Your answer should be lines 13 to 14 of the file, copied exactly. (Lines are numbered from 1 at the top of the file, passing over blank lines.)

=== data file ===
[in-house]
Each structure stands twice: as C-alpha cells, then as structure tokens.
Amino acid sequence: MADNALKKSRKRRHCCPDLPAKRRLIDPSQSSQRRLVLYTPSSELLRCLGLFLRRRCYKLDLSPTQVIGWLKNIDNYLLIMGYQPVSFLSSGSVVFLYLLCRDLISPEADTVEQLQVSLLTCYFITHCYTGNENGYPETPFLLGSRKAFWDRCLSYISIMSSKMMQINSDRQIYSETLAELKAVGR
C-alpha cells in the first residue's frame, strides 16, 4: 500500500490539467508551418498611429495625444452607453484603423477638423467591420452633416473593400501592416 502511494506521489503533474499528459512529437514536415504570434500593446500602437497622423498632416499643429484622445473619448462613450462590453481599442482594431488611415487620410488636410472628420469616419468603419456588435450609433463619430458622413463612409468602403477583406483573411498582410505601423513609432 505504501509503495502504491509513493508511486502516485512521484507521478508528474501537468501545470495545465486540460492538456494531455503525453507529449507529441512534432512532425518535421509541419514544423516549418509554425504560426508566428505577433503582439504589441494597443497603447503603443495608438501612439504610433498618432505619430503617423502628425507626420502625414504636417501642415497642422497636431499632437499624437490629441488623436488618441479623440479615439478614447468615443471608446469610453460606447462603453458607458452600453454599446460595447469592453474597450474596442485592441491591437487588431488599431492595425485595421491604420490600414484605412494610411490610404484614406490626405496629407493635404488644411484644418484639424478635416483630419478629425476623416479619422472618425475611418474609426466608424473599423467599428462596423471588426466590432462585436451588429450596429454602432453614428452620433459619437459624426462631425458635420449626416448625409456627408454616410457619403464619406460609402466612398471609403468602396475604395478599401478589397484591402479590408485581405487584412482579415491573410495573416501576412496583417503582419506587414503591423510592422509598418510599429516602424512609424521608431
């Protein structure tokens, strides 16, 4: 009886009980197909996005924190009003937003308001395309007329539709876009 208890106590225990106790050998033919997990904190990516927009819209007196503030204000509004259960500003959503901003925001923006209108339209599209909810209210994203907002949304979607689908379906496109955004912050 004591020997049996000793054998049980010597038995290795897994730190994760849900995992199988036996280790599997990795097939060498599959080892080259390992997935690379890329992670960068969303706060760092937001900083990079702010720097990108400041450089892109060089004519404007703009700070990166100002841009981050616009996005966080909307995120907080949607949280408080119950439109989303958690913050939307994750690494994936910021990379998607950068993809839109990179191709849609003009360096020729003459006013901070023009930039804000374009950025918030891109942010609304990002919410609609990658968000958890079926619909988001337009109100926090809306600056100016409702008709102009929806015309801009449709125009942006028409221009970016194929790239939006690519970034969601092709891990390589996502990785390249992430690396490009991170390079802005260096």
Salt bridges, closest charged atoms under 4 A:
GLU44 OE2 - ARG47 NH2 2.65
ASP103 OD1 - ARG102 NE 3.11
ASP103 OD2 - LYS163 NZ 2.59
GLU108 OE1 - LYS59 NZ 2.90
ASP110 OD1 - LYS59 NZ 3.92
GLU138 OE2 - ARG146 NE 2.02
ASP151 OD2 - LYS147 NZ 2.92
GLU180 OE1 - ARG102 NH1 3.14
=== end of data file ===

ASP151 OD2 - LYS147 NZ 2.92
GLU180 OE1 - ARG102 NH1 3.14